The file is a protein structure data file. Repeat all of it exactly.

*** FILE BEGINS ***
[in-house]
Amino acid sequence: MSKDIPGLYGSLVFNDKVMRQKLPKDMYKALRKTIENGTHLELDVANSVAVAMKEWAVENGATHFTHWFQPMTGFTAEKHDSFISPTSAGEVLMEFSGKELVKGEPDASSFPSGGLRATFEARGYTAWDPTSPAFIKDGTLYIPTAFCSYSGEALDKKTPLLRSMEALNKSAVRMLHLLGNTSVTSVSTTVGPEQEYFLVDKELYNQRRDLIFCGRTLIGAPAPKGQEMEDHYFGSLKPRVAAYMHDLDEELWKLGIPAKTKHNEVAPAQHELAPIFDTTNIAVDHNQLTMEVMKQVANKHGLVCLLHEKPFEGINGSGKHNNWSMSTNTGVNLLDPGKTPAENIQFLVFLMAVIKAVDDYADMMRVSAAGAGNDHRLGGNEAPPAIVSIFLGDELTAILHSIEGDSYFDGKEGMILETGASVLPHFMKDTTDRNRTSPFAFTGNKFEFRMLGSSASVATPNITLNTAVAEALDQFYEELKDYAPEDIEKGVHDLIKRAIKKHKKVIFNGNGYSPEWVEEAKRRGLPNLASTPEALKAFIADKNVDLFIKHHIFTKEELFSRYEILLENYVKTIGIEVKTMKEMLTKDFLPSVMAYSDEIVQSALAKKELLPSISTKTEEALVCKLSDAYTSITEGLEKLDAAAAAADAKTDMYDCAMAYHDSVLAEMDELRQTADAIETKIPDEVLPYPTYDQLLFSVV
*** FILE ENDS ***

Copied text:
[in-house]
Amino acid sequence: MSKDIPGLYGSLVFNDKVMRQKLPKDMYKALRKTIENGTHLELDVANSVAVAMKEWAVENGATHFTHWFQPMTGFTAEKHDSFISPTSAGEVLMEFSGKELVKGEPDASSFPSGGLRATFEARGYTAWDPTSPAFIKDGTLYIPTAFCSYSGEALDKKTPLLRSMEALNKSAVRMLHLLGNTSVTSVSTTVGPEQEYFLVDKELYNQRRDLIFCGRTLIGAPAPKGQEMEDHYFGSLKPRVAAYMHDLDEELWKLGIPAKTKHNEVAPAQHELAPIFDTTNIAVDHNQLTMEVMKQVANKHGLVCLLHEKPFEGINGSGKHNNWSMSTNTGVNLLDPGKTPAENIQFLVFLMAVIKAVDDYADMMRVSAAGAGNDHRLGGNEAPPAIVSIFLGDELTAILHSIEGDSYFDGKEGMILETGASVLPHFMKDTTDRNRTSPFAFTGNKFEFRMLGSSASVATPNITLNTAVAEALDQFYEELKDYAPEDIEKGVHDLIKRAIKKHKKVIFNGNGYSPEWVEEAKRRGLPNLASTPEALKAFIADKNVDLFIKHHIFTKEELFSRYEILLENYVKTIGIEVKTMKEMLTKDFLPSVMAYSDEIVQSALAKKELLPSISTKTEEALVCKLSDAYTSITEGLEKLDAAAAAADAKTDMYDCAMAYHDSVLAEMDELRQTADAIETKIPDEVLPYPTYDQLLFSVV